It wasn't supposed to happen like this. Brett Nottingham was recruited by former Stanford head coach Jim Harbaugh to be the heir apparent to future No. 1 draft pick Andrew Luck. But, as Nottingham learned, life doesn't usually follow direct paths. Two seasons following his arrival, Nottingham watched as Harbaugh departed for the San Francisco 49ers and new head coach David Shaw thought Josh Nunes outperformed Nottingham in camp for the starting job. Yet again, Nottingham played on-looker rather than starting quarterback his junior year.
So instead he transferred to Columbia, where he had to quickly digest his new playbook and adjust from west coast to east coast life. What didn't change was Nottingham's unfortunate luck. His first game as Columbia's starting quarterback he injured his wrist, forcing him to sit out the entire year. With the injury, he couldn't train or lift weights, couldn't do the things he wanted to advance himself properly.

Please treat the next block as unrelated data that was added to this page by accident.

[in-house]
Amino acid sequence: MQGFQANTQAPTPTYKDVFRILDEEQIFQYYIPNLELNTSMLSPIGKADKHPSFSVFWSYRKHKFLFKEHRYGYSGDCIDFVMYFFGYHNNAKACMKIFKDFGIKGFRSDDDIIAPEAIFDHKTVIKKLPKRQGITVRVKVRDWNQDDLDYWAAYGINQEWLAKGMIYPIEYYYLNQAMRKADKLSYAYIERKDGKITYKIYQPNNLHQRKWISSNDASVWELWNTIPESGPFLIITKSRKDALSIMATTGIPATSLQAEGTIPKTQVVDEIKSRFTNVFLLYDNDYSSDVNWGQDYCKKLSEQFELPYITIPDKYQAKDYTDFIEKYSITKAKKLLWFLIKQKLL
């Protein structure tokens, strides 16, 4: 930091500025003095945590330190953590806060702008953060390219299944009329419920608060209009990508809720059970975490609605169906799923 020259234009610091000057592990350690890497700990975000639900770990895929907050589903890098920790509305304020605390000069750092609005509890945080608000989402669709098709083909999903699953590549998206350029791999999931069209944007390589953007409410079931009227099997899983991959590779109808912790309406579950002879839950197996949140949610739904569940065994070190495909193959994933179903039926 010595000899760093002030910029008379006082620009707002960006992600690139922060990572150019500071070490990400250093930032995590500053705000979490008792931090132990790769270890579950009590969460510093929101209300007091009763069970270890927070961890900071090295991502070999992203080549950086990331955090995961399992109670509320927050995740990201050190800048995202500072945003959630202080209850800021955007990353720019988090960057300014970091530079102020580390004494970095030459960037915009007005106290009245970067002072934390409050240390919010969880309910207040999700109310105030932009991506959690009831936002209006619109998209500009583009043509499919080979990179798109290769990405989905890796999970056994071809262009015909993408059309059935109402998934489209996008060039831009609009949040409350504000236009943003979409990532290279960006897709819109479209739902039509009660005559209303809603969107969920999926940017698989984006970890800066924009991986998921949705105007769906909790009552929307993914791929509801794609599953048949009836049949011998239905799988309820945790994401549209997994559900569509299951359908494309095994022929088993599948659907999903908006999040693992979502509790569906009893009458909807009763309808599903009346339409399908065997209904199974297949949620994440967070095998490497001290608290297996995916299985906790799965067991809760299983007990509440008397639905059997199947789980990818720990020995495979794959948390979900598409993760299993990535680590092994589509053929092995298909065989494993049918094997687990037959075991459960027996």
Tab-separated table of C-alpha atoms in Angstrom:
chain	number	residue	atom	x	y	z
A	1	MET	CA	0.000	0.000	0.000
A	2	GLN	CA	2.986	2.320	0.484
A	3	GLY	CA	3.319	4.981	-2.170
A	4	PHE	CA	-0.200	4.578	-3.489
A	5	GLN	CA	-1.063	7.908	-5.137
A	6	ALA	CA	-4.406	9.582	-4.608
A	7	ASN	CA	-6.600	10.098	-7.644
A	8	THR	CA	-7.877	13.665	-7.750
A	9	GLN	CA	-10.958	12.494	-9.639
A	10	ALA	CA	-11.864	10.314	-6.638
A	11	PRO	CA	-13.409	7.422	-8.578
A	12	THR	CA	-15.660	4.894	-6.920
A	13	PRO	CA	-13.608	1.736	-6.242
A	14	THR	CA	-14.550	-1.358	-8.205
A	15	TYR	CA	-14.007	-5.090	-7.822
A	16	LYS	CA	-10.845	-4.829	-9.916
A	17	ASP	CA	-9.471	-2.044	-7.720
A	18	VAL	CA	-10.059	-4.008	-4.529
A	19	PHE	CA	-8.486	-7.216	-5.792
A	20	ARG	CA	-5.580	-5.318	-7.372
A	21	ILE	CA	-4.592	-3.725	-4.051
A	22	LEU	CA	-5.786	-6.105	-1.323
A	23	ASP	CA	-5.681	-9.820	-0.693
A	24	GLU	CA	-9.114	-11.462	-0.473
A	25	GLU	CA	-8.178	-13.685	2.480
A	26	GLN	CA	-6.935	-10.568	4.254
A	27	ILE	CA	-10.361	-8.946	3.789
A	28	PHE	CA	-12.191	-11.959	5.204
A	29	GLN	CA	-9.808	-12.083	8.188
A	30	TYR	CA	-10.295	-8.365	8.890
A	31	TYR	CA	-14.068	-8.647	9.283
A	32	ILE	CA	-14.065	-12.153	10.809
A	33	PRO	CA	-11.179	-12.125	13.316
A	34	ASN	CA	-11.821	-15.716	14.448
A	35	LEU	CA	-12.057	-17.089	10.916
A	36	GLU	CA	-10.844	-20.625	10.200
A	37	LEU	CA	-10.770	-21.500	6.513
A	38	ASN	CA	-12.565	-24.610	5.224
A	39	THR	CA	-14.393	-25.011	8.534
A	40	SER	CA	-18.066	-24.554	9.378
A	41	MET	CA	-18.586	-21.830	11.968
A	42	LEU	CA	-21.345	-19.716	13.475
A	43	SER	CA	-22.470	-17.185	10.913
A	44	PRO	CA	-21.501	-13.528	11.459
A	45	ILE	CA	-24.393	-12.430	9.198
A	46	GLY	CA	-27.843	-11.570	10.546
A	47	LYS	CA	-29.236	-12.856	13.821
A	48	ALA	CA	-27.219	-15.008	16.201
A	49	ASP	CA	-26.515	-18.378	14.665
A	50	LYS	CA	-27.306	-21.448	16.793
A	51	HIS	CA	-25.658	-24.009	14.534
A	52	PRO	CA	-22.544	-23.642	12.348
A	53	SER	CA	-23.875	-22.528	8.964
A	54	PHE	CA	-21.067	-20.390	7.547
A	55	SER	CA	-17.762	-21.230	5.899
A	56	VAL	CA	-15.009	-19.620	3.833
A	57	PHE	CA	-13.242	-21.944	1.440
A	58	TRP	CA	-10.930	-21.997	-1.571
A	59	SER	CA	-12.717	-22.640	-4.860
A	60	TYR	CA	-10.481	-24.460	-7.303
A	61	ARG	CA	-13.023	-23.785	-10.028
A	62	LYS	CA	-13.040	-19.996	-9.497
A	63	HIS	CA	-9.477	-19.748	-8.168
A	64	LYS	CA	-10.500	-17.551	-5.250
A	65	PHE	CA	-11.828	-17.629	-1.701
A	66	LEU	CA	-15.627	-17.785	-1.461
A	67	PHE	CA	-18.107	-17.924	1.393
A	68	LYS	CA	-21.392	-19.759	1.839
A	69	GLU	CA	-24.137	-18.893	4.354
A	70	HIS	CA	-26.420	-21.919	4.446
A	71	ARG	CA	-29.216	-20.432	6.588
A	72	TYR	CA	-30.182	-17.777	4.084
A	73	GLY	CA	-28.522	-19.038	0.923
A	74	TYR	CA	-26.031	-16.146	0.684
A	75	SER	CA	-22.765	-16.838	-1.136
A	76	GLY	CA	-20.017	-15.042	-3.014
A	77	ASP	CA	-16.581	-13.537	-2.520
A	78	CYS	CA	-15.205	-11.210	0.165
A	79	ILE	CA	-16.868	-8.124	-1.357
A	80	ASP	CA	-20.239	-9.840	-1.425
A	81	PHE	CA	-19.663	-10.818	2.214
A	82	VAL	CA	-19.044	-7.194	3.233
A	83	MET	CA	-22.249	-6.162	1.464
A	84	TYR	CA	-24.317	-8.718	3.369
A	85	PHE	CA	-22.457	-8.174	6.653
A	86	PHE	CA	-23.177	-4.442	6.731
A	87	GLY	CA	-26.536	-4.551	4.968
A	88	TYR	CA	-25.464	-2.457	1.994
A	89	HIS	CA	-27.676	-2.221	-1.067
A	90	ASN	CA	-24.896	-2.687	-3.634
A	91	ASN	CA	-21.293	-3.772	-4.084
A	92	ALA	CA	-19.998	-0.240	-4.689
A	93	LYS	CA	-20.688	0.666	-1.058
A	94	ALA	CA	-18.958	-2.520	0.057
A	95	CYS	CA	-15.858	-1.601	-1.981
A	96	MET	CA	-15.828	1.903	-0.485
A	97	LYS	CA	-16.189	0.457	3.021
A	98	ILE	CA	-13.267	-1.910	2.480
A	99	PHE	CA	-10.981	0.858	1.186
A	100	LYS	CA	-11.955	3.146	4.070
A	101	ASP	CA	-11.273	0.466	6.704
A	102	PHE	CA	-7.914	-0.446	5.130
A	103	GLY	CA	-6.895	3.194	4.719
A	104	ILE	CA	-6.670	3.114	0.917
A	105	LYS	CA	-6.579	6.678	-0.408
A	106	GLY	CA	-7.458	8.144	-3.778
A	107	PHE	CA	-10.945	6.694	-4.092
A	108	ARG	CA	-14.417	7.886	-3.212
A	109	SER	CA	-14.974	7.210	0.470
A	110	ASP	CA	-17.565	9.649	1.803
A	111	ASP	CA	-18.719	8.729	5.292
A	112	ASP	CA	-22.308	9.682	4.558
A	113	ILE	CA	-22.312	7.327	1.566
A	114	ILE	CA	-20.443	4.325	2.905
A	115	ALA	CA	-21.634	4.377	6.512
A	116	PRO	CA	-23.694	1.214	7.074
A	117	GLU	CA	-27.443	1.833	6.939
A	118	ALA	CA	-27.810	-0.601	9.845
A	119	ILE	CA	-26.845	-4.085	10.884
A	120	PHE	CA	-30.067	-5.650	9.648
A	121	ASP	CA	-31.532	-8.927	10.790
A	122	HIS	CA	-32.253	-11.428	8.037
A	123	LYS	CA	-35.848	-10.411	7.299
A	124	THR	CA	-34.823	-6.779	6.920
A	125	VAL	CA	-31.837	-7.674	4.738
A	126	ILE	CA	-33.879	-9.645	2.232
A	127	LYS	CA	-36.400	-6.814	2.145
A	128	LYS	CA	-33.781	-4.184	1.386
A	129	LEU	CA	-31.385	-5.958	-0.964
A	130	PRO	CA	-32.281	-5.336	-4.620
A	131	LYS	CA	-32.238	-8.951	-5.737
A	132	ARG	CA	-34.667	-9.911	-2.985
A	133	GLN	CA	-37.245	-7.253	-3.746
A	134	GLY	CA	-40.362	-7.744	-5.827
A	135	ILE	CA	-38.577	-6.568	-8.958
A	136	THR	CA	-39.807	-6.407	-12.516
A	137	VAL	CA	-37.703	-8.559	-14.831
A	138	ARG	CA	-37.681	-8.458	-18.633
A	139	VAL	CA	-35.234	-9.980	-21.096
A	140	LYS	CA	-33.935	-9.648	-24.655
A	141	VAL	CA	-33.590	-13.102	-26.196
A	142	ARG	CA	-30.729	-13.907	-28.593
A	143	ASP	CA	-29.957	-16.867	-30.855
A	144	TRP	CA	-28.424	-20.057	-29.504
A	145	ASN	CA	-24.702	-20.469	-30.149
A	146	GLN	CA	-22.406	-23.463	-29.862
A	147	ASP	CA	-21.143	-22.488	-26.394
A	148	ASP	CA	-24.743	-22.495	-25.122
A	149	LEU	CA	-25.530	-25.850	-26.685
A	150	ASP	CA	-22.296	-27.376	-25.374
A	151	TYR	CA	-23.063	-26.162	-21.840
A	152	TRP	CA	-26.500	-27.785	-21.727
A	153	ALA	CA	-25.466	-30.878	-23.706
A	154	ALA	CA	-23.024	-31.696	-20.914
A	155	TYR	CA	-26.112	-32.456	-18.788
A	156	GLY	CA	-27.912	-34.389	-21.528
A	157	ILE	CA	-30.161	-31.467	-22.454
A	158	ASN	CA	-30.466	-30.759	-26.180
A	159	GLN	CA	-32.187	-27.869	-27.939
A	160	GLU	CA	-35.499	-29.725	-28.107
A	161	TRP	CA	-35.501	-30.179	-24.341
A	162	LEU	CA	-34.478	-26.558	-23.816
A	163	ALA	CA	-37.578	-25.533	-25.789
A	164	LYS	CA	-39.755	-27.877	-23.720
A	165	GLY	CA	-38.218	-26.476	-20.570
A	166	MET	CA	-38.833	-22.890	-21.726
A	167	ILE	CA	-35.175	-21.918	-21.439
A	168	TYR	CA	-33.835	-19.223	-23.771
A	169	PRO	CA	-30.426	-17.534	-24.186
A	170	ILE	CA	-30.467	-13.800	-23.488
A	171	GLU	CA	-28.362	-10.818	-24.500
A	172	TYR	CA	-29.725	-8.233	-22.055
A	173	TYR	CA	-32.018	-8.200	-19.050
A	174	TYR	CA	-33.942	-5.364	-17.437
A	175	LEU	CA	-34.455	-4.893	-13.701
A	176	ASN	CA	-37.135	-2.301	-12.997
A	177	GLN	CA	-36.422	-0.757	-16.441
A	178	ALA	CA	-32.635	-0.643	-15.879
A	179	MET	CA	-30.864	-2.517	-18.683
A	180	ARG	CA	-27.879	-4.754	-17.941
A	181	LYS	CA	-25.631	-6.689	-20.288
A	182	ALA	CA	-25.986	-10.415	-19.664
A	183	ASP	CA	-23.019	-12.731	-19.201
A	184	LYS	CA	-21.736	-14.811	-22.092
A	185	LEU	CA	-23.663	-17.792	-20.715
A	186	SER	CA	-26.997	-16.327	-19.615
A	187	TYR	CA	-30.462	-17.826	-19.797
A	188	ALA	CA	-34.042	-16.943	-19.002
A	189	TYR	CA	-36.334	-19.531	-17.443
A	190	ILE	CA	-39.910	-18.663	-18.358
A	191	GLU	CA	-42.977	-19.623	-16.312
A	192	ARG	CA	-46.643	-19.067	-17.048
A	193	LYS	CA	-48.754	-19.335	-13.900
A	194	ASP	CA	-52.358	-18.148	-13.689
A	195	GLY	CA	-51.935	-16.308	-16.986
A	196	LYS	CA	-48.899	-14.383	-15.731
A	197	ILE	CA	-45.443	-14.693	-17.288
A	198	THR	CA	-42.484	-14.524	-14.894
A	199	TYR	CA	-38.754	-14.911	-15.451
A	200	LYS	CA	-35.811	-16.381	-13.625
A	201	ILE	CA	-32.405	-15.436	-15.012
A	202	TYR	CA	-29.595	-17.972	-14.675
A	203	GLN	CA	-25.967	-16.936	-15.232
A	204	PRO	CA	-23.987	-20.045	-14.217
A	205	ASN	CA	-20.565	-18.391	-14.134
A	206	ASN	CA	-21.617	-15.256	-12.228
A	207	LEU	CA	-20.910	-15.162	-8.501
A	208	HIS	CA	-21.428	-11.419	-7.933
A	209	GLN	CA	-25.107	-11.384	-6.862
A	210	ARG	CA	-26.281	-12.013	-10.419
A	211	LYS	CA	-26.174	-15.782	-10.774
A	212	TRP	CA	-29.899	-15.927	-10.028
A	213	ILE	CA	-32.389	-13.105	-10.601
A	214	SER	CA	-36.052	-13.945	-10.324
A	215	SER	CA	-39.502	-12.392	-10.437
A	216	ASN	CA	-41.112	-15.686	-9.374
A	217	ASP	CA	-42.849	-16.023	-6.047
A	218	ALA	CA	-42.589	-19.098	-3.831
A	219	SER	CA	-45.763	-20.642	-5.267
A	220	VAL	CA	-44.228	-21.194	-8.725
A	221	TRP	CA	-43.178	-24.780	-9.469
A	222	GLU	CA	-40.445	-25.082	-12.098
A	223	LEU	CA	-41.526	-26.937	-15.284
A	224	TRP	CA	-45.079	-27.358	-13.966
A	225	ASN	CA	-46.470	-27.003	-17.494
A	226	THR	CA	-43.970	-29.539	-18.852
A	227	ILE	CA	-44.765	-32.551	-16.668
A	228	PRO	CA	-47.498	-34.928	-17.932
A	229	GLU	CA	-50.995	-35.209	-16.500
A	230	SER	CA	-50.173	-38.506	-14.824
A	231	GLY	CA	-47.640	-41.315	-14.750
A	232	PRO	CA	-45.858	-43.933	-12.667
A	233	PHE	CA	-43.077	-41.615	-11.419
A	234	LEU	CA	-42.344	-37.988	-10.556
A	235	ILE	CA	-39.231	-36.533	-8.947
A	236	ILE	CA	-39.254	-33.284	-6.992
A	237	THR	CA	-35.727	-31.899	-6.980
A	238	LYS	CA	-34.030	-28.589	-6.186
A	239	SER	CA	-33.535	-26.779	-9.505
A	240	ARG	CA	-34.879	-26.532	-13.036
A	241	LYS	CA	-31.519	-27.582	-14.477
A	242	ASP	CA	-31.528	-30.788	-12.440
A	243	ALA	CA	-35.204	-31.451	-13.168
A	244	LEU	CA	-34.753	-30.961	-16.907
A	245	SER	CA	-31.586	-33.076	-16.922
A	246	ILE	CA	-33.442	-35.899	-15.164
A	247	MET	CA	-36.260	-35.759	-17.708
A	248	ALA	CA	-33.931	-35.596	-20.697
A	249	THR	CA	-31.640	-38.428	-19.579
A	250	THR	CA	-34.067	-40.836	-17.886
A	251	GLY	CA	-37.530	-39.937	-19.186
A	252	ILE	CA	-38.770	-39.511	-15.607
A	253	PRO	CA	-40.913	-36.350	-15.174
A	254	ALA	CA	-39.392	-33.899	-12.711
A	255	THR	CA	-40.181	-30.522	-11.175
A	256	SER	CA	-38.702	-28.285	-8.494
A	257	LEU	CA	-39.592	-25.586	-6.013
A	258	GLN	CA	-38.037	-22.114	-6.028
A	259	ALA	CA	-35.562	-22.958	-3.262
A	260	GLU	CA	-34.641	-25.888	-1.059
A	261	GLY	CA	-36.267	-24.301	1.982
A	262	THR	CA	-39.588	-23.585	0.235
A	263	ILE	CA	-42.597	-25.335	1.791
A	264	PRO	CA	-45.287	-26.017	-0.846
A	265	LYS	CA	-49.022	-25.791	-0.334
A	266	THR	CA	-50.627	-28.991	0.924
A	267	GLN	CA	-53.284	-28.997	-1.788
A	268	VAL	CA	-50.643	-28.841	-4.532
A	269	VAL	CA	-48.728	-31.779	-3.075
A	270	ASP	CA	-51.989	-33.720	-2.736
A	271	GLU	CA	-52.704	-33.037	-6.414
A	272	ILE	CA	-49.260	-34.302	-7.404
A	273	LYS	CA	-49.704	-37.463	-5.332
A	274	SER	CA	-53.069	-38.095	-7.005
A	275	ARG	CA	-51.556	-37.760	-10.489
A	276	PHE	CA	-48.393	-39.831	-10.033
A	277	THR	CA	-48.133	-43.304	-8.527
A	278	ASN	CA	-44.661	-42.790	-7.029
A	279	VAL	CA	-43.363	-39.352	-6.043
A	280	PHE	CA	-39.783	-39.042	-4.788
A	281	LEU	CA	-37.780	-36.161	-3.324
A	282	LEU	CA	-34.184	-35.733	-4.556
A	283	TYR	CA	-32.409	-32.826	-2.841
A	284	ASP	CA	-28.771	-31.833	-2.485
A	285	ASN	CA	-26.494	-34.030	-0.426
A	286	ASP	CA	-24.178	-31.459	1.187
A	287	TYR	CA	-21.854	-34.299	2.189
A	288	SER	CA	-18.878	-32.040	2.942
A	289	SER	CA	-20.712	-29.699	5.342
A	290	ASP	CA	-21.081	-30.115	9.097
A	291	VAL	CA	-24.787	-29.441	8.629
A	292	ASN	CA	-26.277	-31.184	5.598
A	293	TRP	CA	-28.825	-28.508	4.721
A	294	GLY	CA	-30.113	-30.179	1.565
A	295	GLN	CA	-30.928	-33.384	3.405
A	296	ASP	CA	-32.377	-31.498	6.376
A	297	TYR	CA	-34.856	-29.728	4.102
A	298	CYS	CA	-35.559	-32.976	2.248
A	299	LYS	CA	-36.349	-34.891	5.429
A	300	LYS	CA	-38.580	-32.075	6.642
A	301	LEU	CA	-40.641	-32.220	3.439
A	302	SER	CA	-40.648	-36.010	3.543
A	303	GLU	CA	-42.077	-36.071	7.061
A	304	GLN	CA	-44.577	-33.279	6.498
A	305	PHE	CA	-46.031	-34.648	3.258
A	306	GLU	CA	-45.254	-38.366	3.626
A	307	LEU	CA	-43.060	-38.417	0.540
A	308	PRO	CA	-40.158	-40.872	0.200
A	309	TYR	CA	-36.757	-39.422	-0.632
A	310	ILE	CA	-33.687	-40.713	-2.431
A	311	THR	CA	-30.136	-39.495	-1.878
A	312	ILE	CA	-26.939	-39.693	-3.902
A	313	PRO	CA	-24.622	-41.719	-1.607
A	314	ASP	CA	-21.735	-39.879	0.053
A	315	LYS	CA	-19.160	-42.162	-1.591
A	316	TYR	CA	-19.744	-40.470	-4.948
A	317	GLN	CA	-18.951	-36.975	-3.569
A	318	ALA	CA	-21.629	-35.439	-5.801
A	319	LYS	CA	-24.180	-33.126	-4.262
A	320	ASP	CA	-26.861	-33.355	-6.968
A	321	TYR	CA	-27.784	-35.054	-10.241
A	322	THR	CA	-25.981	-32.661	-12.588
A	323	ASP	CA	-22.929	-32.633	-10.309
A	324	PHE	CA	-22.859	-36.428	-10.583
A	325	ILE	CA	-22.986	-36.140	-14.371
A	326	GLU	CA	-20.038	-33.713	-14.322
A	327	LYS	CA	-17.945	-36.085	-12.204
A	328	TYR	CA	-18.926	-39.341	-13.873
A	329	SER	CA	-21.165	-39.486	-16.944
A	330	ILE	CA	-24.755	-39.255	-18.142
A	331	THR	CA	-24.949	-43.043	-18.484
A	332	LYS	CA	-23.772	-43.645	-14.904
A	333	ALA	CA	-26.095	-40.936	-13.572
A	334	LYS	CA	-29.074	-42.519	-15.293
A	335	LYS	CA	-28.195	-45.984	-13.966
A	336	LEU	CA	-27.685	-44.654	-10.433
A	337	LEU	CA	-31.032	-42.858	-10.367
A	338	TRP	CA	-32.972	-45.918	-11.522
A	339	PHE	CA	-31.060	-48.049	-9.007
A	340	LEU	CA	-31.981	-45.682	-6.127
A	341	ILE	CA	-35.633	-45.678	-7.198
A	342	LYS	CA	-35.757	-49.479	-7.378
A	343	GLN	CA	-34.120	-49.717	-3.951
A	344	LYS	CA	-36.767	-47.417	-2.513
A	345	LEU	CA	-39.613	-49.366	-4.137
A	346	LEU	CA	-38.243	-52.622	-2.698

A year later, Nottingham's back where he wants to be. Now, he's ready to lead Columbia as its starting quarterback. All because of the journey he had to follow to get here.